Worse Than I Thought

Sugar-induced weight gain and cavities are only the beginning of problems caused by sugar. Back then, I didn’t know:

  • Sugar lowers immunities for six hours because infection-fighting white blood cells get tied up attacking the inflammation sugar causes and can’t protect against strep and other opportunistic germs. (No wonder my family was ravaged by a stomach bug or strep every Christmas season!)
  • Sugar encourages the development of cancer and feeds cancer cells.
  • Sugar sets your blood sugar levels on a rollercoaster, First, they must go sky high, forcing the pancreas to secrete copious amounts of insulin. Which then drops levels so low and so fast the adrenals have to serve as a trampoline to bounce the levels back up again. Since this happens over and over, the pancreas wears out, and you get diabetes. The adrenals wear out, and you get major hormone problems (even men!). And you and your children go back and forth from dragged-out to hyper, anxious, inattentive, sleep-deprived states.
  • Sugar messes up the acid/alkaline and good/bad bacterial balance in your gut, causing a range of problems from indigestion to Crohn’s disease and ulcerative colitis.
  • Sugar makes it hard for your body to absorb the protein your eat.
  • Sugar is often the culprit behind food allergies.
  • About tooth decay: You may not know the truth about how sugar really contributes to dental problems. It’s not because you didn’t brush your teeth well enough. Actually, decay forms because sugar upsets the body’s mineral balance, causing important minerals like calcium to be pulled from the teeth (and bones—think “osteoporosis”). As a result, teeth rot from the inside out.

Any sugar causes these problems, but what’s worse is that almost every sugary food or drink today contains high fructose corn syrup, which weakens the body even more than regular beet or cane sugar.

Some people, including diabetics who follow a conventional doctor’s orders, think they’ll get around sugar’s detrimental effects by switching to artificial sweeteners like aspartame, sucralose, or sugar alcohols like malitol and xylitol. They chose “smart” foods and drink labeled “sugar-free” or “diet”. But research shows that artificial sweeteners not only don’t prevent weight gain, but actually induce a set of physiological and hormonal responses that make people gain weight. Even stevia produces this effect and should be avoided until users get their blood sugar under control.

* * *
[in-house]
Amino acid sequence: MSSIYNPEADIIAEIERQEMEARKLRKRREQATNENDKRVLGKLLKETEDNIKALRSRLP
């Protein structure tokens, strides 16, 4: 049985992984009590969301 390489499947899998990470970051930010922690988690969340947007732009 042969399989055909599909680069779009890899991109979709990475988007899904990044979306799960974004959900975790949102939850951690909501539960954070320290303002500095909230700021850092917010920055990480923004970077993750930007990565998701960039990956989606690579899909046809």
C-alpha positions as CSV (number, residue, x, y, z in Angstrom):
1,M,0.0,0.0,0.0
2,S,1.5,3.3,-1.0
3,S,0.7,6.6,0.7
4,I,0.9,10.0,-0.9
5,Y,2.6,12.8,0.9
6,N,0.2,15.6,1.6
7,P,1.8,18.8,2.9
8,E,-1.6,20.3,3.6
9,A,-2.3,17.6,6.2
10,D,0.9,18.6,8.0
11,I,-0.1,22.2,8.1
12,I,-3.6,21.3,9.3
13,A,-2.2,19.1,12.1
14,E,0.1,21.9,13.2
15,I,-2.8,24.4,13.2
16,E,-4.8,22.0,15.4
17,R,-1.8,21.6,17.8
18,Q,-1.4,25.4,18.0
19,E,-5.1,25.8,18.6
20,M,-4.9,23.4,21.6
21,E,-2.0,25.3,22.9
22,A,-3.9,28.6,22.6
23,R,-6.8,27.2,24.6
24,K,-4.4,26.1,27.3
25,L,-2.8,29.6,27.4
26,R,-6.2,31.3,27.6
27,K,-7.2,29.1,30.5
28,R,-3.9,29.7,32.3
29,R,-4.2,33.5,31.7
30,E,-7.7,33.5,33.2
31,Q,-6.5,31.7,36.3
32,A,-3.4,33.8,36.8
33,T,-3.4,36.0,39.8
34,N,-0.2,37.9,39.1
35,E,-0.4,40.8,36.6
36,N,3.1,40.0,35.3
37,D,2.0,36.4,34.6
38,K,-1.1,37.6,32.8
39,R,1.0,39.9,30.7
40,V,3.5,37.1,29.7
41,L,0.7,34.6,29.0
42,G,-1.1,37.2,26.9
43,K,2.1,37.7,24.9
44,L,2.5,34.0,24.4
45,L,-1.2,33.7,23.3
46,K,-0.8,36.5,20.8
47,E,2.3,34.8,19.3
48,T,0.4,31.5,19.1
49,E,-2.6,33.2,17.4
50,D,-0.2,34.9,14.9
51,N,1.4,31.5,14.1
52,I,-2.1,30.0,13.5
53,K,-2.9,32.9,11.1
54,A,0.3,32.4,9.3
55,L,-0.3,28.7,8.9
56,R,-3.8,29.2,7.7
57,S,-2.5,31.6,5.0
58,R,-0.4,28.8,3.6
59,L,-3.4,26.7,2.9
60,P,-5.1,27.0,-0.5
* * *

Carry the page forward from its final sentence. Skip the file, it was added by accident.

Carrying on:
Although I knew enough to be afraid of sugar subsitutes, as I became more health-conscious, I started replacing white beet sugar with mineral-rich dehydrated cane crystals, raw honey, molasses, and even date sugar and rice syrup. (I never used agave, which because of processing methods, is as harmful as high fructose corn syrup.) I switched frm using white flour (sugar’s close cousin that causes many of the same problems) to fresh-ground, whole wheat four. We cut way back on candy, but we baked as much or more than before. I didn’t know those healthier sweeteners were still hitting our bodies as hard as regular sugar. And I still partied hardy at every holiday and birthday party (I couldn’t resist!).

Where There’s a Will, There’s No Way

I had no idea there was anything besides my (very weak) willpower to help me overcome my love for candy corn, Hershey’s kisses, my mother’s incredible Christmas Cookies, those colored Valentine hearts with corny sayings (especially the yellow ones), chocolate bunnies and jelly beans, much less the ice cream my husband and I shared late at night after the kids were in bed. How could a fresh apple or orange compete with those delicacies?

I had the “white plague”. I was an addict. And no wonder. First of all, everyone has a natural preference for the sweet taste. Second, sugars make us feel good—for a while. As Julia Ross points out in The Diet Cure:

“For some of us, certain foods, particularly ones that are sweet and starchy, can have a drug-like effect, altering our brains’ mood chemistry and fooling us into a false calm, or a temporary energy surge. We can eventually become dependent on these drug-like foods for continued mood lifts.”1

Third, according to research by the Weston A Price Foundation:

“…sugar begets more sugar. Eating sugar clearly throws one’s body chemistry into a tailspin. Tag on poor sleep habits, adrenal fatigue, and an overload of stress, and intense cravings for sugar (or other substance like alcohol or drugs) can easily develop. Insulin imbalances and a lack of the happy-brain chemical called serotonin are often the underlying culprits. Essentially, the sugar being consumed perpetuates the vicious cycle of more intense sugar cravings.”